The converging trends of falling state investment, rising tuition and stagnant incomes have finally pushed higher education out of the grasp of low- and middle-income Americans, even at community colleges, a new report contends.
College is less affordable now, when adjusted for inflation, than it was before the economic downturn, student financial aid no longer is enough to fill the gap, and low- and middle-income families already are having trouble making ends meet just to cover living expenses, the report said.
“If you’re making $10,000 to $30,000 a year, and you need 10 percent to 15 percent of family income to attend community college, it’s just not going to happen,” said Joni Finney, director of the Institute for Research on Higher Education at the University of Pennsylvania and coauthor of the study.
The cost of living in general and of college in particular has increased for many low- and middle-income families while wages have largely stagnated over the past few decades, and per-student state investment in public education continues to lag pre-recession levels, the report said.
Even at community colleges, most full-time, low-income students would need to work more than 20 hours a week to afford their educations—a workload experts say makes it all but impossible for them to successfully complete a degree.
The result is that far fewer low- and middle-income students will enroll in college at a time when the country has set a goal of producing more degree-holders to stay competitive with international economic rivals.
While policy leaders “talk passionately about wanting to level the playing field,” their funding commitments haven’t aligned with the goal of helping needy students, the study said. “Unless we make college affordable for people of all financial means, opportunity through higher education will be a false promise.”
Unlike other attempts to analyze college affordability, the report—a joint effort of the Higher Education Policy Institute, Vanderbilt University and the University of Pennsylvania—examined tuition and cost-of-living expenses, and compared those to the typical state and federal aid given to students who aren’t well off.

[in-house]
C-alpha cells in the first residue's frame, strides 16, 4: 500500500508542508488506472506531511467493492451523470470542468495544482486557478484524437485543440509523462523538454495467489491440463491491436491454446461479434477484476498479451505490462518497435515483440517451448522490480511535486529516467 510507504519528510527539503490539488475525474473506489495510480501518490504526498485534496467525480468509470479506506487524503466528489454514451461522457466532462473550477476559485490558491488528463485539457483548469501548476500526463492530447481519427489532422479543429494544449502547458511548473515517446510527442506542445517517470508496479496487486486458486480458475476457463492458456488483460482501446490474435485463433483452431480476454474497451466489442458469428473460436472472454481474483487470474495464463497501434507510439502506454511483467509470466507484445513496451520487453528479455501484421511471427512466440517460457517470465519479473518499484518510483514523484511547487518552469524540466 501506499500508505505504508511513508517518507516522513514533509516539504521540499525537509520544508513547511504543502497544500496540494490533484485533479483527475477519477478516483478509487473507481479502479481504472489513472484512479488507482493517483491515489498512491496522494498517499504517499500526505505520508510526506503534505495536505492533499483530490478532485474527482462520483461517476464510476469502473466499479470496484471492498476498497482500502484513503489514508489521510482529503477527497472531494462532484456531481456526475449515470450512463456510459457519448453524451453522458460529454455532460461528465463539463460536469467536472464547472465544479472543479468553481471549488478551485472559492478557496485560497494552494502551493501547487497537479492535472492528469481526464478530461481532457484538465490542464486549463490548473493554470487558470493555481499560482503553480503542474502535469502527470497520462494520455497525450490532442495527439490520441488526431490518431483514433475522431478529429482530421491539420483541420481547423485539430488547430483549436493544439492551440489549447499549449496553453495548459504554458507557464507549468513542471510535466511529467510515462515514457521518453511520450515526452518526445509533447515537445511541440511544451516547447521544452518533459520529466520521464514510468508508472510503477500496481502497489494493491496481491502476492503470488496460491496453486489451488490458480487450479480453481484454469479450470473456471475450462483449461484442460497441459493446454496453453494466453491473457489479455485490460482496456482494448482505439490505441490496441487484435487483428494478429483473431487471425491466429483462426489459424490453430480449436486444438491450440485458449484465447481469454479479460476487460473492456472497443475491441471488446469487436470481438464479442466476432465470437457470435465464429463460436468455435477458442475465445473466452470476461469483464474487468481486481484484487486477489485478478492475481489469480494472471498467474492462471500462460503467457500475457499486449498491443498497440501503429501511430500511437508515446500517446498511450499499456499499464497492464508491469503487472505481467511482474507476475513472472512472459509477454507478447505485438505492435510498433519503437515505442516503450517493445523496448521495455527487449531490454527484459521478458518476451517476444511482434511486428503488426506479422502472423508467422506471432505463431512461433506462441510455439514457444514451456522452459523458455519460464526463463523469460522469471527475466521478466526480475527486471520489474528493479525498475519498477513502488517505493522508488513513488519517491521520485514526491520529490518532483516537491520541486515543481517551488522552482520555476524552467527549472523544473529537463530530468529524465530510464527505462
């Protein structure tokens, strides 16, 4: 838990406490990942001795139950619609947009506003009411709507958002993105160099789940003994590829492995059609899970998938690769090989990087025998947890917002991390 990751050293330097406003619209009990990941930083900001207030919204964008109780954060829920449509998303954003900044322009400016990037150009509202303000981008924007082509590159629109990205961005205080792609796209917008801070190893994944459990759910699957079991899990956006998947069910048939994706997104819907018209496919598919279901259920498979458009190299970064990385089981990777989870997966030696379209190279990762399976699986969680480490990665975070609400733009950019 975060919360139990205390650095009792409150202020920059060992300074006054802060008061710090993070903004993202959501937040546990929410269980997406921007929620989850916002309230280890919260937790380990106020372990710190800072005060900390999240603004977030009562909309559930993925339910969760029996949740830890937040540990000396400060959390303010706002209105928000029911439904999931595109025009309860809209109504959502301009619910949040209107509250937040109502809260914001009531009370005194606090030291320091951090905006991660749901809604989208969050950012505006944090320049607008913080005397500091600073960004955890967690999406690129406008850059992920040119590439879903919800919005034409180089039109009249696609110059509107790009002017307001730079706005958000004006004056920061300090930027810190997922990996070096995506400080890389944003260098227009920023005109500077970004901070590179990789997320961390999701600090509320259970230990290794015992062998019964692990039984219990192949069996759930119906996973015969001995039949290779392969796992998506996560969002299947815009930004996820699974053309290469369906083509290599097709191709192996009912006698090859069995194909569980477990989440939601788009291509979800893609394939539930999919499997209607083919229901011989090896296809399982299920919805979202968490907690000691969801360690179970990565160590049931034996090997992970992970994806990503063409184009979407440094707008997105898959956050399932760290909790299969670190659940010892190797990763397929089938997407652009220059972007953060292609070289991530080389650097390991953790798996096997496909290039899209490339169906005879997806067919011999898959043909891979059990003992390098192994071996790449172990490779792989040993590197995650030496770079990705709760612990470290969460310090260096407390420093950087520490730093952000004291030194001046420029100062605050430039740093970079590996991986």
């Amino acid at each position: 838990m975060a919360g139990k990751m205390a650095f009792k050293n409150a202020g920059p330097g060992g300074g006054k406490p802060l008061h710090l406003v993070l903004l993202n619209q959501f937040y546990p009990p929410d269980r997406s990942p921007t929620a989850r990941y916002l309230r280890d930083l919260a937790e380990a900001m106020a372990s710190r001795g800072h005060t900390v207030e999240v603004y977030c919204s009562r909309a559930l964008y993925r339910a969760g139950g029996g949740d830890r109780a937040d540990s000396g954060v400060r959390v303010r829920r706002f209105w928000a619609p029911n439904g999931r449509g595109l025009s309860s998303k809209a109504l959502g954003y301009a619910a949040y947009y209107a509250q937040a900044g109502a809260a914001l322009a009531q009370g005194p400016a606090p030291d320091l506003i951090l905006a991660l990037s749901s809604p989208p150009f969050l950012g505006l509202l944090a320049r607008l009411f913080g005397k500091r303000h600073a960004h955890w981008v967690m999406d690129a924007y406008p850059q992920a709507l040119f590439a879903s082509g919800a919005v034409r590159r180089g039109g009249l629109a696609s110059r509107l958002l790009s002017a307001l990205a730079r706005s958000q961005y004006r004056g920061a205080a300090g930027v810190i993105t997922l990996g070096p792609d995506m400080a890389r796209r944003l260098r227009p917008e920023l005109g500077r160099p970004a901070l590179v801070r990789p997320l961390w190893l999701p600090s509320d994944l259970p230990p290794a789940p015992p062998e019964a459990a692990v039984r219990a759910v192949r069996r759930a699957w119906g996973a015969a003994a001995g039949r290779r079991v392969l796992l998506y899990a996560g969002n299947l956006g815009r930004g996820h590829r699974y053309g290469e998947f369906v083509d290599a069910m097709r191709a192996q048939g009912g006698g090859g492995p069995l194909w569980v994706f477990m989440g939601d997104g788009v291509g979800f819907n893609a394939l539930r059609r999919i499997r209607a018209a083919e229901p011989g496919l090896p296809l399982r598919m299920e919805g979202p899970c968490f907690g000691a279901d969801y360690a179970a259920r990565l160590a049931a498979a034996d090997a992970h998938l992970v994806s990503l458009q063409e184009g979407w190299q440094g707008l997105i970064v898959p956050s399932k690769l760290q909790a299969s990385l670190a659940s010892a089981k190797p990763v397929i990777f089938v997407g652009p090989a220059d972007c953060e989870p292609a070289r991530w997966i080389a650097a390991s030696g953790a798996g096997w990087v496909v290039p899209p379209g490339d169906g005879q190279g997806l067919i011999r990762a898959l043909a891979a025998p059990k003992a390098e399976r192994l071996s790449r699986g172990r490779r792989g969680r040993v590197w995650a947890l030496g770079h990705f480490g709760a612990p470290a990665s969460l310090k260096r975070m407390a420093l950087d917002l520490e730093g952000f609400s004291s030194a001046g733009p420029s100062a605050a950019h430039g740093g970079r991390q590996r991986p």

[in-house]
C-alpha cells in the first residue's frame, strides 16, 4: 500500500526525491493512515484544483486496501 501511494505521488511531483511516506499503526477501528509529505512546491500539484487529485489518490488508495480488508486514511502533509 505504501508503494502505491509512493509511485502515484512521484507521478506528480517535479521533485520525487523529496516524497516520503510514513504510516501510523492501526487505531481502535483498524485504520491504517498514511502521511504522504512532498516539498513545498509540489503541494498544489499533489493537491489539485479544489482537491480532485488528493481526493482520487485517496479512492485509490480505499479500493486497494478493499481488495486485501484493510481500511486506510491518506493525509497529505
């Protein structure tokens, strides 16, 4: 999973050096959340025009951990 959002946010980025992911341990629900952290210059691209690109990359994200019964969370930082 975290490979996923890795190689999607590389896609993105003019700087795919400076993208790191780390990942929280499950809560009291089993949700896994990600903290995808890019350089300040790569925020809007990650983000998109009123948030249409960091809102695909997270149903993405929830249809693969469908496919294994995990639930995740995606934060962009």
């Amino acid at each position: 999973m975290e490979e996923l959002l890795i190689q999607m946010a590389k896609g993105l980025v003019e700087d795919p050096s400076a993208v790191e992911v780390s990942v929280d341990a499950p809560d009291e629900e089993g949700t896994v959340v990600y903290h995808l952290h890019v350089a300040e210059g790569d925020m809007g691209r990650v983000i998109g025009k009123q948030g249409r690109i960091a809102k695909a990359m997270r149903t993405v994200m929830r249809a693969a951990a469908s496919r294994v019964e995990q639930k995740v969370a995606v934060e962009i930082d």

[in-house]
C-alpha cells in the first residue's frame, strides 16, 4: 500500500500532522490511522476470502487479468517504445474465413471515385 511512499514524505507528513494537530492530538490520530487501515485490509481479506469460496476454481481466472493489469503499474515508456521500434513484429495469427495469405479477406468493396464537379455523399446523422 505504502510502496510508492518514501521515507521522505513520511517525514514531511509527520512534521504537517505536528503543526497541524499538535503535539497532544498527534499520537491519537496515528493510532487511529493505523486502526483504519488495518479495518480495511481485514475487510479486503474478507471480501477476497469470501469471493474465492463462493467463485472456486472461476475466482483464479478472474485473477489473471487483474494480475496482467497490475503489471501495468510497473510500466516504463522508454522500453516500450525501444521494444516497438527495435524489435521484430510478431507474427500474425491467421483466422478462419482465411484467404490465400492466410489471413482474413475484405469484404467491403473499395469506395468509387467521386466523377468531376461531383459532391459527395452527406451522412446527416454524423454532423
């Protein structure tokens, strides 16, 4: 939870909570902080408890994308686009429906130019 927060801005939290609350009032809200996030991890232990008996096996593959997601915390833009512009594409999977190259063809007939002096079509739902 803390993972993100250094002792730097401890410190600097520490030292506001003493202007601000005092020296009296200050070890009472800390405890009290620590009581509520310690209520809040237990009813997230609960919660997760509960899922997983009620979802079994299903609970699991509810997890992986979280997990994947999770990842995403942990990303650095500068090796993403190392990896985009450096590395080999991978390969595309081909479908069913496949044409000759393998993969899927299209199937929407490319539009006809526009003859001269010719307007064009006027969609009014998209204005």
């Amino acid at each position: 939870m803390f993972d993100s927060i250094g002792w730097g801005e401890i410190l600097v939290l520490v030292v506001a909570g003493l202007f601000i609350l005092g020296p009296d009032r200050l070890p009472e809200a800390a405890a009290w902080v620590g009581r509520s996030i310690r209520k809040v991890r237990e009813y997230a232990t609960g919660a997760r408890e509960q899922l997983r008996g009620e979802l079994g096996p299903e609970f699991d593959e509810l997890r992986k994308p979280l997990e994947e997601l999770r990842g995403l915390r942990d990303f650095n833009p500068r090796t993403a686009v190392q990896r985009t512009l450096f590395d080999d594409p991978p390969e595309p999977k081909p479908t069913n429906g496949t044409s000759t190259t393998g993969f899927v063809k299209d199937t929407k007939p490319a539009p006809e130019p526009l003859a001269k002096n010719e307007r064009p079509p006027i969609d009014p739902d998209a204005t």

Between 2008 and 2013, the last period for which the information is available, 15 states lowered the full-time cost of attending community college. Four-year public universities became more affordable in six states.
But affordability across all types of colleges and universities declined in 45 states.
Families of students at four-year public universities and colleges in high-population states including Illinois, New Jersey and Pennsylvania now pay the equivalent of 35 percent or more of their annual incomes to afford school. In Massachusetts and Virginia, the family of a typical student is charged the equivalent of 32 percent of its annual income.
Attending community colleges in many states accounts for around a fifth of students’ family incomes, on average.
Typical college expenses in 12 states are low enough so that community-college students could afford the cost of attendance by working 20 hours or less: Alabama, Arkansas, Connecticut, Georgia, Hawaii, Illinois, Kentucky, Michigan, Mississippi, Utah, Virginia and West Virginia.
“Where you grow up can determine your opportunities for higher education,” the authors write. “College costs, available aid, and institutional options vary dramatically by state, sometimes within the same region.”
Low-income and middle-class families are feeling the financial squeeze even before contending with tuition.
Federal data show that annual expenses already exceed annual incomes of families earning less than $50,000. Even households earning between $50,000 and $69,000 spend an average of 87 percent of their wages on typical purchases, making it hard to save for college.
“This has been happening slowly, over time, since the early 1990s,” Finney said in an interview. “When the state abdicates responsibility for public policies related to affordability, it disproportionately hurts low- and middle-income families.”
How to fix this is another question, particularly as universities warn of even deeper financial problems.
“Absent any kind of state and federal policy interventions, these trends will only escalate,” Finney said.
And while some states, such as Tennessee and California, have worked to keep tuition low—especially for community college students—tuition consumes only a third of what students have to pay. Fees, books, supplies, food, and housing add substantially to that.
Meanwhile, higher-income families have come to enjoy increased proportions of states’ financial aid.
While the amount of need-based state financial aid for students at four-year public universities and colleges has barely budged between 1996 and 2012, state financial aid for high-income students at those institutions jumped 450 percent, the report said.